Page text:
2. Along with the Monkees TV show, my earliest memories of listening to music were the records my parents played in the house. Most passed me by, but Diana Ross & The Supremes pristine soul pop caught my childhood imagination. So much so that one of the records I took to Uni with me was my Dad’s Supremes compilation – the famous one with the microphones and lips front cover which got a bit awkward during the post-punk and Goth years! However as much as I love the Supremes I never got to grips with Diana Ross’ solo career at all; so when this inspired cover version of one of her better solo outings appeared, it was a ‘Love Hangover’ on first listen – particularly as its sung by one of the finest and purest pop voices of the 80’s. The single was released in 1982 reaching 21 in the charts.

  3. For those of you who enjoy disappearing down musical rabbit holes, there is virtually an entire sub-genre of covers of The Supremes’ ‘You Keep Me Hanging On’ – most famously and appallingly Phil Collins but also; Kim Wilde, 60’s stoner rockers Vanilla Fudge, reggae legend Ken Boothe, Rod Stewart, Lisa Stansfield, Colourbox, Madness and many others including a Country & Western version.

  4. Also mining the 1980s, I had originally planned to present a personal favourite, Soft Cell’s cover of the Gloria Jones’ tune “Tainted Love”. The original is still worthy for its Supremes-like vocals while the cover reminds me, in a not unpleasant way, of a particularly complicated period for my love life while at university. However, Richard & Roy’s selections, with 1980s keyboards running through both, brought to mind Alphaville’s “Forever Young”. Written at the tail end of the Cold War, the lyrics are surprisingly pertinent today:

    “Let’s dance in style, let’s dance for a while
    Heaven can wait we’re only watching the skies
    Hoping for the best, but expecting the worst
    Are you gonna drop the bomb or not?

    Some are like water, some are like the heat
    Some are a melody and some are the beat
    Sooner or later they all will be gone
    Why don’t they stay young?

    It’s so hard to get old without a cause
    I don’t want to perish like a fading horse
    Youth’s like diamonds in the sun,
    And diamonds are forever.”

    While covered by a couple of artists, including Laura Branigan, the version that resonates most with me is the one by Youth Group, an indie rock band from inner Sydney. They were asked by the producers of TV show “The O.C.” to cover the track for the program and had subsequent success with it in Australia, reaching #2 on the national charts and gold record status in 2006. I think the song’s success can be credited at least in part to the associated video. While the clip is just the tune played over scenes from a 1975 skate boarding competition held at the Sydney Coca Cola factory, the film captures the youth, the innocence & the sunny simplicity of the era perfectly.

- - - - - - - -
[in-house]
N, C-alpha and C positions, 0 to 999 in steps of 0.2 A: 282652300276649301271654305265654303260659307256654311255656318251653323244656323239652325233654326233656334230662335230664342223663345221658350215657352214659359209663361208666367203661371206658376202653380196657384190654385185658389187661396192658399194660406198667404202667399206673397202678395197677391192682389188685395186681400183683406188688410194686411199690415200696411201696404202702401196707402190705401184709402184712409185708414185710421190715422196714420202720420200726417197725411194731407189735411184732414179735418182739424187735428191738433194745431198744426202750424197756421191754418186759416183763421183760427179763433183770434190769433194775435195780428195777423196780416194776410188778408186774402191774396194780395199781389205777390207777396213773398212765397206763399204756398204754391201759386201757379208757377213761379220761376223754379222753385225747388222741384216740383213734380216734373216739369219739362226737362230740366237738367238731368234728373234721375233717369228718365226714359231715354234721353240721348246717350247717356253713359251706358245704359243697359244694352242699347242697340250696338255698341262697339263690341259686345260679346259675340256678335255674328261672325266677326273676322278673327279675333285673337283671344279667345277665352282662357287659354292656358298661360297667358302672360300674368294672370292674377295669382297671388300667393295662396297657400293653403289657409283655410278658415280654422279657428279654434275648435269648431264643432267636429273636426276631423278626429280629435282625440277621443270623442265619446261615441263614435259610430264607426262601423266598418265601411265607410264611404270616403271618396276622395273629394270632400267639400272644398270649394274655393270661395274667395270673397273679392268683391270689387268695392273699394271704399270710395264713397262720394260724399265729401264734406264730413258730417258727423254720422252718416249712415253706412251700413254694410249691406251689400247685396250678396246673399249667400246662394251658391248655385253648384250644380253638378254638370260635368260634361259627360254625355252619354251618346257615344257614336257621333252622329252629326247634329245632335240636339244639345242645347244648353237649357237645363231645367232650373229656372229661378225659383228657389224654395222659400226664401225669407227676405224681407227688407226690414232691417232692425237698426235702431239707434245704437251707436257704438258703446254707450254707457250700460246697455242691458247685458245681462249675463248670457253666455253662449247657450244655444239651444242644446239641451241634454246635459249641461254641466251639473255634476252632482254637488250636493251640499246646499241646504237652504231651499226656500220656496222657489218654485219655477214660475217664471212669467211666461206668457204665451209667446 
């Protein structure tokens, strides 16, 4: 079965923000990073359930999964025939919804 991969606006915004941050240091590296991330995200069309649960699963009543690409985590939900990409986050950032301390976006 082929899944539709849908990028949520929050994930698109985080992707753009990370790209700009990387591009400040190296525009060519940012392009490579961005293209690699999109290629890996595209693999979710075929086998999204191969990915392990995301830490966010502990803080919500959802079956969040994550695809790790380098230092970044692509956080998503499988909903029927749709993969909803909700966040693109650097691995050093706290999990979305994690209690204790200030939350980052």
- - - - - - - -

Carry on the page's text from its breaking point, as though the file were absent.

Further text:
1. Enjoyed listening to that, partly as I have never heard the Alphaville original so was just listening to it as a piece of music as opposed to comparing it to the source..

  5. Much appreciate the varied respective contributions so far . Apologies for the lateness of my small input .. truth be told that upon cold reflection, many of my considerations erred more on the side of quirkiness pure and simple. So after due reconsideration, I’ve decided to concentrate on just a few selections.
    From 1987 and initially a track on the soundtrack of the film ‘Less Than Zero’, this cover version had already been played live by the band since the early 1980s. I’ve got a remix of this track on a CD of their single, “In Your Room”. It’s the first time I’d become aware of the ‘other side’ to their music. It’s given a rockier edge than the Simon & Garfunkel original and a new lease of life as a result. It proved very popular when released as a single (also in 1987) , reaching No. 2 in the US and No. 11 in the UK.
    I could have chosen The Bangles’ version of Prince’s Manic Monday but this cover of Hazy Shade of Winter is more left-field

  6. Two Blancmange’s in one day – can you possibly cope with this indulgence?!
    I’ve gone for their take on a late ABBA song, which reached a pitiful number 32 in the singles chart compared to the cover version, which managed to scale the heights of number 22 in 1984. So, my conclusion is statistically-speaking the cover version is better than the original. Discuss…

    https://www.google.co.uk/search?q=the+day+before+you+came+blancmange&oq=the+day+before+you+came+&aqs=chrome.5.69i57j0l5.10664j1j7&sourceid=chrome&ie=UTF-8